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Proposal for wind farm faces probable rejection  

Plans for a wind farm near Balsham and West Wratting are likely to be rejected next week.

Renewable Energy Systems hope to build 13 wind turbines at Wadlow Farm, but planners at South Cambridgeshire District Council have recommended the scheme be refused.

The council’s planning committee meets on June 6.

Balsham, West Wratting, Carlton, Brinkley and Little Wilbraham parish councils are among objectors to the plans, along with Cambridge Airport and the Stop Wadlow Wind Farm campaign group. There were also 183 letters of objection from residents, saying the scheme would damage the landscape, cause noise pollution, affect protected species and was not the best solution for energy generation.

But there were also 100 letters in support or expressing no objection arguing that alternative energy sources need to be found, and wind power can make a contribution.

In a report to councillors, David Rush, development control quality manager, said the decision came down to a balance between support for renewable energy and the harm a wind farm would do to the landscape.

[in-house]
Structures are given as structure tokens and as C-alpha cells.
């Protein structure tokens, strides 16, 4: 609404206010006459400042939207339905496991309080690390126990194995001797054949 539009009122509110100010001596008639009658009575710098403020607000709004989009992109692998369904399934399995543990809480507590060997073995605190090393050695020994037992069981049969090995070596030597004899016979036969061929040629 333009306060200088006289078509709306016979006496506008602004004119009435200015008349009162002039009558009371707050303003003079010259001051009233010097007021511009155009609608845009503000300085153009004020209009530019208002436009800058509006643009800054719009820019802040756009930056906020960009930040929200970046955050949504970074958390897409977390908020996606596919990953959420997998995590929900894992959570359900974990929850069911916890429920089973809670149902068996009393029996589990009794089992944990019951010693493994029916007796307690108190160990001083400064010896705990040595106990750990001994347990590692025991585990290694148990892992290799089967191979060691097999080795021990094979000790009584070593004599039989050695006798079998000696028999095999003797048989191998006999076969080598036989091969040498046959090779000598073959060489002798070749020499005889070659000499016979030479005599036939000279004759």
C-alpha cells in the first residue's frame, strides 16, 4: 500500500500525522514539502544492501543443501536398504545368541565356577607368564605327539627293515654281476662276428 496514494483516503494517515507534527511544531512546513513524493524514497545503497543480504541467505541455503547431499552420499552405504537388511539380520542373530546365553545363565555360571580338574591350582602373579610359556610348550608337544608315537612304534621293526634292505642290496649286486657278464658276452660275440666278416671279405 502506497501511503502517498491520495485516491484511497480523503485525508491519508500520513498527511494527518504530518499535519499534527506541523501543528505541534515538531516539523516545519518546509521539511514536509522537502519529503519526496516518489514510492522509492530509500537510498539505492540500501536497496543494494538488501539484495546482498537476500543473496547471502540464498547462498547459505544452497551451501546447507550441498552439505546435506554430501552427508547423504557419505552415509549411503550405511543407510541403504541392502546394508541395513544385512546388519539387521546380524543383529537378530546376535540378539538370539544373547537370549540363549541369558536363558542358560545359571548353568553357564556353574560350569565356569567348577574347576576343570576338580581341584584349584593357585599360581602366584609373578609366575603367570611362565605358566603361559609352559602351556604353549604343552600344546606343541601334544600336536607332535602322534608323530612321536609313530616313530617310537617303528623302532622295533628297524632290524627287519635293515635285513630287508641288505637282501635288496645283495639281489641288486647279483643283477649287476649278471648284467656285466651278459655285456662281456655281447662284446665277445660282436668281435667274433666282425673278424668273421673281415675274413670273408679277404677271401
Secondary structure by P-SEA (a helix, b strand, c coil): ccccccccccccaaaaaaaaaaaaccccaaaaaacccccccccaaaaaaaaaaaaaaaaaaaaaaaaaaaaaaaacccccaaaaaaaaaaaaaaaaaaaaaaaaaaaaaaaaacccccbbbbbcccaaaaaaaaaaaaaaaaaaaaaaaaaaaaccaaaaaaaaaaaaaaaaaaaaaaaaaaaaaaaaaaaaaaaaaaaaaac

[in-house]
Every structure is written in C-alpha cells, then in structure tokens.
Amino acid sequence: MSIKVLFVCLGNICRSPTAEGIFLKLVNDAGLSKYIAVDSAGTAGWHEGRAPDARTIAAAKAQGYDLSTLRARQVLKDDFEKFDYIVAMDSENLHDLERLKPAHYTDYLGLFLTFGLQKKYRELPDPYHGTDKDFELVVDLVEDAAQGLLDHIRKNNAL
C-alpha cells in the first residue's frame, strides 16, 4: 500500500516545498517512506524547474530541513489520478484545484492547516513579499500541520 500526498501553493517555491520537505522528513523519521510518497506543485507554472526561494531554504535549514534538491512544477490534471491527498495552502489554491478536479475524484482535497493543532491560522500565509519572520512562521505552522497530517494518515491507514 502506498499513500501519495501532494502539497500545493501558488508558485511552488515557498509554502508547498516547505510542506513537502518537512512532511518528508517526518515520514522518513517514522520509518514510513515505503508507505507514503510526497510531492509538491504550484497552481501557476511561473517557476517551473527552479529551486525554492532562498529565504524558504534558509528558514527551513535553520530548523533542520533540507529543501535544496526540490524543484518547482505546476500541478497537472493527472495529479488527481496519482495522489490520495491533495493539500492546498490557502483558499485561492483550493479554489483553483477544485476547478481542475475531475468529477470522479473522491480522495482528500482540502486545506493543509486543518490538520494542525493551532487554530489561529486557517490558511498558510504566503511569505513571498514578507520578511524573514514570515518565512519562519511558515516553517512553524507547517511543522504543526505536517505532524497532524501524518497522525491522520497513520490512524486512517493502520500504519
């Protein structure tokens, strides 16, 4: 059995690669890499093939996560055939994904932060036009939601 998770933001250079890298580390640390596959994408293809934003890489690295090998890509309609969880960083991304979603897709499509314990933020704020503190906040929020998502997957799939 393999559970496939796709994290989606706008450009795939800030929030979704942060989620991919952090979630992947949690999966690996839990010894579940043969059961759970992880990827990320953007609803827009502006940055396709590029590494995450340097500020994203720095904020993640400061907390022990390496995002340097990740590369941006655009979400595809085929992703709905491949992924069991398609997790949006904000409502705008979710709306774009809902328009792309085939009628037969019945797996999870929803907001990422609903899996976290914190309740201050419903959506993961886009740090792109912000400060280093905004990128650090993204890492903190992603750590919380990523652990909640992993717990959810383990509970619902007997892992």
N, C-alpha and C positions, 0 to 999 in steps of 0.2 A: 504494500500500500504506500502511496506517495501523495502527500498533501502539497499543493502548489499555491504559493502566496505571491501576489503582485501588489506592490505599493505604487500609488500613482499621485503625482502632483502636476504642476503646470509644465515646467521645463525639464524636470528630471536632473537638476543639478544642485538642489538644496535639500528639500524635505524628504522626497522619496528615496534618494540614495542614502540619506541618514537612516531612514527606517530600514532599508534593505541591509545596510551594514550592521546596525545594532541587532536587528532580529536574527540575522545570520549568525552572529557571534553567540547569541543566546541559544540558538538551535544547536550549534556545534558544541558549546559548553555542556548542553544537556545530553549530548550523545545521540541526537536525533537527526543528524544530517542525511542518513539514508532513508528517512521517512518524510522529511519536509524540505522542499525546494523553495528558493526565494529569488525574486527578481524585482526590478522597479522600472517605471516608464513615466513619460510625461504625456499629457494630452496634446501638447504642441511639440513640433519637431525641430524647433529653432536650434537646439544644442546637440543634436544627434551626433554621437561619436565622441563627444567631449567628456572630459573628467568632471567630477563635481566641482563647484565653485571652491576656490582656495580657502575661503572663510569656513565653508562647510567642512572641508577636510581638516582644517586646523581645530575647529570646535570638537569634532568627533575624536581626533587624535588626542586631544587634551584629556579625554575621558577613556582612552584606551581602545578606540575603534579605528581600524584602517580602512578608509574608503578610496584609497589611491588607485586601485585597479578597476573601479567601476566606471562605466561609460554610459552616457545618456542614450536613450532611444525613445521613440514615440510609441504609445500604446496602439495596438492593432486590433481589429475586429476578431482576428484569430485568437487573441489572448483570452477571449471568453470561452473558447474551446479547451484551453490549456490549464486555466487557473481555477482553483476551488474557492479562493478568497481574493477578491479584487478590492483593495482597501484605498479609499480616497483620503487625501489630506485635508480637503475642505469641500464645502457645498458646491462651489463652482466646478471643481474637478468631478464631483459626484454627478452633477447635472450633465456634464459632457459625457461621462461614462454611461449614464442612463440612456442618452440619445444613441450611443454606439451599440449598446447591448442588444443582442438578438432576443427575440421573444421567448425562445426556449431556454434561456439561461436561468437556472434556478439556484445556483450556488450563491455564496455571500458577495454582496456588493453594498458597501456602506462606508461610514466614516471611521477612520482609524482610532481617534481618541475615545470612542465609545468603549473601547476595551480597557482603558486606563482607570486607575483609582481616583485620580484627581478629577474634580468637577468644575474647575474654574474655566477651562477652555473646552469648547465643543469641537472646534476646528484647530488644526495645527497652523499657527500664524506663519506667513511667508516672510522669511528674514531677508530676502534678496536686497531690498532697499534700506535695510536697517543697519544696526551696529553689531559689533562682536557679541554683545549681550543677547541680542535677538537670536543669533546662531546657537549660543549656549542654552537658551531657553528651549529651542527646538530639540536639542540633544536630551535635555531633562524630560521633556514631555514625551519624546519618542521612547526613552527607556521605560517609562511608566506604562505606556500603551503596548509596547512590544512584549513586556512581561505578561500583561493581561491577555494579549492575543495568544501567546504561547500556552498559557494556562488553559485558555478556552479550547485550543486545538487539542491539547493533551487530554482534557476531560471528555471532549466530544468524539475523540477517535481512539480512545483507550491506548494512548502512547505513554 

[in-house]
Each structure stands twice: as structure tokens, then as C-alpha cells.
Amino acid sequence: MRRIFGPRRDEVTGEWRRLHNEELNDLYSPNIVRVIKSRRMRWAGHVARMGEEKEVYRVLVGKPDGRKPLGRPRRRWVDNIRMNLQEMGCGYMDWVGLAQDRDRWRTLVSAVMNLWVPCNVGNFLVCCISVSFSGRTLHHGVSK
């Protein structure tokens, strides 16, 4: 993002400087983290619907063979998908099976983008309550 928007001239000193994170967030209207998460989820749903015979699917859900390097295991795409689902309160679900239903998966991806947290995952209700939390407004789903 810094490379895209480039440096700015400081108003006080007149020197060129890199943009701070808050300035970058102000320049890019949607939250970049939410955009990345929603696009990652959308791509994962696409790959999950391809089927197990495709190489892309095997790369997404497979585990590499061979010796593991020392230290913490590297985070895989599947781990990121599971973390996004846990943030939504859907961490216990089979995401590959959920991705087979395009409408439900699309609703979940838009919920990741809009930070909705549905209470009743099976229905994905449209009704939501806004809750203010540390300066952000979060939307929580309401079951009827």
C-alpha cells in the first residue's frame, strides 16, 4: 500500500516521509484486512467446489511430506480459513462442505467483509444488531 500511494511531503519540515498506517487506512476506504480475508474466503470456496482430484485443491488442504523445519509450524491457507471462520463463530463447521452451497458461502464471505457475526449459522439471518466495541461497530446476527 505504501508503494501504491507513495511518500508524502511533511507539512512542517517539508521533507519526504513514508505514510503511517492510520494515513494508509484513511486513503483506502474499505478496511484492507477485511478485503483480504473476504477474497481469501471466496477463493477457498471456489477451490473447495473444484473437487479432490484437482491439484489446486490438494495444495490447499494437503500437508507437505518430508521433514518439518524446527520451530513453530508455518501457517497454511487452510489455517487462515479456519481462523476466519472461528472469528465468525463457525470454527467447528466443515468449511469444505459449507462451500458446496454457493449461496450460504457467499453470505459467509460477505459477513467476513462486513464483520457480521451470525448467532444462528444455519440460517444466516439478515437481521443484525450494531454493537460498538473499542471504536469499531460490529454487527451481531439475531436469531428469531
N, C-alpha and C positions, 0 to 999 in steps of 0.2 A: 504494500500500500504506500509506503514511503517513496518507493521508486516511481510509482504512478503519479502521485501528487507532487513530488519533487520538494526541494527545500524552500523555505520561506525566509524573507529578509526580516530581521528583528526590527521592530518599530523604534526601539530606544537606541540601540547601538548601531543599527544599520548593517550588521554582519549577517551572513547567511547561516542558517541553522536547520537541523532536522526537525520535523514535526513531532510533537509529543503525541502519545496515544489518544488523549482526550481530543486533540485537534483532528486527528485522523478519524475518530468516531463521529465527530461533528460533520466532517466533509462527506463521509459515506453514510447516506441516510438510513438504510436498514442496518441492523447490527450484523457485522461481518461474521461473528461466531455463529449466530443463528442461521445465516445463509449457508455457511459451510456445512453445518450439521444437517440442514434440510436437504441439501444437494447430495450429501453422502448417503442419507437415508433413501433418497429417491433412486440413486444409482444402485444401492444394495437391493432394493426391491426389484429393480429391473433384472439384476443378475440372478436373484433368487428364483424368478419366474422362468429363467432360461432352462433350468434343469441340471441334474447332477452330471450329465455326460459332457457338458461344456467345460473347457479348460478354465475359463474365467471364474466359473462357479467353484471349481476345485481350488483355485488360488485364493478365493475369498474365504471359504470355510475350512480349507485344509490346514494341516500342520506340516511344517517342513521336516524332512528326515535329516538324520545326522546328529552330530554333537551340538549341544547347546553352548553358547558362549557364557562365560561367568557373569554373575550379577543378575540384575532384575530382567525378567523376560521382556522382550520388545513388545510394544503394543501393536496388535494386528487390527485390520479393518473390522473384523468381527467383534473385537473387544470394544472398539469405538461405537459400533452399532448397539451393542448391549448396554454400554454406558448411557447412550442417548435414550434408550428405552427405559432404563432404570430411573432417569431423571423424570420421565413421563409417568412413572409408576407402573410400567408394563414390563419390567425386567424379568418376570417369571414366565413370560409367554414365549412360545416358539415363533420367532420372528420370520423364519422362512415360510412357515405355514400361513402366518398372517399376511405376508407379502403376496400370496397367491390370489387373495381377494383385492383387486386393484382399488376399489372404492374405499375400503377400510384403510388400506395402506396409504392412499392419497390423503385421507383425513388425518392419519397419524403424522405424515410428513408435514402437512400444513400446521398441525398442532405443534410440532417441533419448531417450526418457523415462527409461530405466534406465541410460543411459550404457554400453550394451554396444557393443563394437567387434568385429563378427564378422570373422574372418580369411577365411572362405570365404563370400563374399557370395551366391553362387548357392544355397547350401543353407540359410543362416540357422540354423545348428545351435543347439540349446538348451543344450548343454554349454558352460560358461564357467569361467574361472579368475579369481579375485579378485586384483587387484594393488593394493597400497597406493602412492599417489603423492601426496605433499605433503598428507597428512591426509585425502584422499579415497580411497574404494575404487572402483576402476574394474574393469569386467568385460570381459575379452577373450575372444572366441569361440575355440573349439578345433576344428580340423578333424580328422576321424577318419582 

He said: “I do not consider the economic, climatic or ecological benefits accruing from the scheme outweigh the substantial harm caused by the scale of this proposal.”

The recommendation is no surprise for bosses at Renewable Energy Systems, who said of the seven possible sites they had identified in the area for a wind farm that Wadlow was the most suitable.

Annette Deveson, project manager, said: “South Cambridgeshire District Council have the opportunity to show some leadership on climate change issues, and we hope the planning committee will grant consent to our proposal.

“However, if the committee refuses our application, we are confident the site is a good one and we will, reluctantly, be forced to appeal. There is plenty of local support for this proposal, and I sincerely hope that the local authority will put the importance of clean energy sources like this over some claims that it will ‘spoil the view’.”

Cambridge Evening News

1 June 2007

This article is the work of the source indicated. Any opinions expressed in it are not necessarily those of National Wind Watch.

The copyright of this article resides with the author or publisher indicated. As part of its noncommercial effort to present the environmental, social, scientific, and economic issues of large-scale wind power development to a global audience seeking such information, National Wind Watch endeavors to observe “fair use” as provided for in section 107 of U.S. Copyright Law and similar “fair dealing” provisions of the copyright laws of other nations. Send requests to excerpt, general inquiries, and comments via e-mail.

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